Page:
One lawmaker says Utah voters should elect judges, not have them appointed by the governor

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A proposed amendment to the Utah Constitution would radically change the way judges are chosen in the state.

Right now, the governor fills an opening on the bench by nominating replacements who are subject to confirmation by the Senate. Voters then decide whether to keep that judge in place every through years through a retention election.

Sen. Dan McCay, R-Riverton, says the current process is not working, because voters don’t pay any attention to the judges, and know nearly nothing about them when voting whether to keep or remove them.

Instead, his idea is to have judges run for election, with judges vying for four-year terms, and Supreme Court justices up for election every six years.

“You look at our retention elections and, I’m not going to tall it a joke, but I’m going to call it a joke,” says McCay. “Our retention elections are a rubber stamp in a lot of ways. It’s hard for voters to go find the information about a judge. There is a disconnect between the courts and the people.”

McCay notes that a few other states including Nevada and Oregon have judges campaign for their seat on the bench rather than through the appointment/confirmation process.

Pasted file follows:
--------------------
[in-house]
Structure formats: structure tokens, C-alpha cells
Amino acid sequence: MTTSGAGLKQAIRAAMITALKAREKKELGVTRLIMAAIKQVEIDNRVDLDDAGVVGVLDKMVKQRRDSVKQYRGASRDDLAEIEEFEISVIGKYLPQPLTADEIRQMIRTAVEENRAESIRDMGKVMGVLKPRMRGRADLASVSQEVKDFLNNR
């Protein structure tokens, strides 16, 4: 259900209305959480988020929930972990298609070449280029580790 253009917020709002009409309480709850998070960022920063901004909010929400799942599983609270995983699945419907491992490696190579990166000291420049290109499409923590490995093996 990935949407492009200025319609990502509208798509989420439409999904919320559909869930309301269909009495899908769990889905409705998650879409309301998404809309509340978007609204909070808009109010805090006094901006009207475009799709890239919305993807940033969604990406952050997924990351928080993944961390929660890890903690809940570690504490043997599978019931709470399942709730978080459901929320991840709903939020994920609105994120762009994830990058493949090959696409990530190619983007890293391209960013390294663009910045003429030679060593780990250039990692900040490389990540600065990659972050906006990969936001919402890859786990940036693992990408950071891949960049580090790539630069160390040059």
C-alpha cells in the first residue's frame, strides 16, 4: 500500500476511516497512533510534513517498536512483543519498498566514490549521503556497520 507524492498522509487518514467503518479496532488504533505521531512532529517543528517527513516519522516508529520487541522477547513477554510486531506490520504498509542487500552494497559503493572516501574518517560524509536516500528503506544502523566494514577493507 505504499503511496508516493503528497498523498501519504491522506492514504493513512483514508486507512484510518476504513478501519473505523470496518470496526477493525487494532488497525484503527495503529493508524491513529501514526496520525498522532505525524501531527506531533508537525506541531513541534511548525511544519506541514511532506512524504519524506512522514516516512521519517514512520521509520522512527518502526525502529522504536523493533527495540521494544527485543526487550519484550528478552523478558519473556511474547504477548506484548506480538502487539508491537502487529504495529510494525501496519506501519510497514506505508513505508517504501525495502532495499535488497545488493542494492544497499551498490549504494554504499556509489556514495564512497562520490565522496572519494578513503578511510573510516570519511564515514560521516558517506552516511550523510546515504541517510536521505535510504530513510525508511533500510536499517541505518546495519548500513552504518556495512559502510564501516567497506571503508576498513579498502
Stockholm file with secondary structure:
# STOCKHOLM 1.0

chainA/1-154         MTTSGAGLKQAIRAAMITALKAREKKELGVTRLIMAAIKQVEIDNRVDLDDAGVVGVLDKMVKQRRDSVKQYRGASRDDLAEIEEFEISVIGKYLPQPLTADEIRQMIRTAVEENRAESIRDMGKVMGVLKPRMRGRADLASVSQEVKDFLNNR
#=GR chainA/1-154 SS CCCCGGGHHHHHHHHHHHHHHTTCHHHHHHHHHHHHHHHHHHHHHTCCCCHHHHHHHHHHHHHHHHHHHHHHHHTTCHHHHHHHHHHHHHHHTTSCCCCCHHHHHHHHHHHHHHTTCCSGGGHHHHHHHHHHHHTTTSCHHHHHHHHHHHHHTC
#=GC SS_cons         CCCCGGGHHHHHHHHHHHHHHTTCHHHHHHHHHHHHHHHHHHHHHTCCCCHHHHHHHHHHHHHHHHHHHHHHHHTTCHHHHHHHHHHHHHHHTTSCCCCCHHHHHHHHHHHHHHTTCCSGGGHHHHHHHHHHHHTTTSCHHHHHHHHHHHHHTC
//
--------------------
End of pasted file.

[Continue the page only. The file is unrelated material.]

He says SJR8 will ultimately lead to more oversight of the judiciary from the voters.

“I think the judicial branch reaching out to the public and talking about the things they’re working on and their stances on various issues is a valuable conversation to be had that we’re not having today,” he said.

The Utah Bar Association released a statement on Wednesday opposing McCay’s proposed change, saying the current system is the best way to maintain an independent judiciary.

“States that have adopted the direct election process for judges have experienced a multitude of unintended consequences,” said the email statement. “The current system of judicial selection has served Utah well in creating a highly respected judicial system for Utah’s residents.”

Since it is a change to the Utah Constitution, McCay’s proposal must pass both the House and Senate with a 2/3 majority. If that occurs, Utah voters must approve it in November.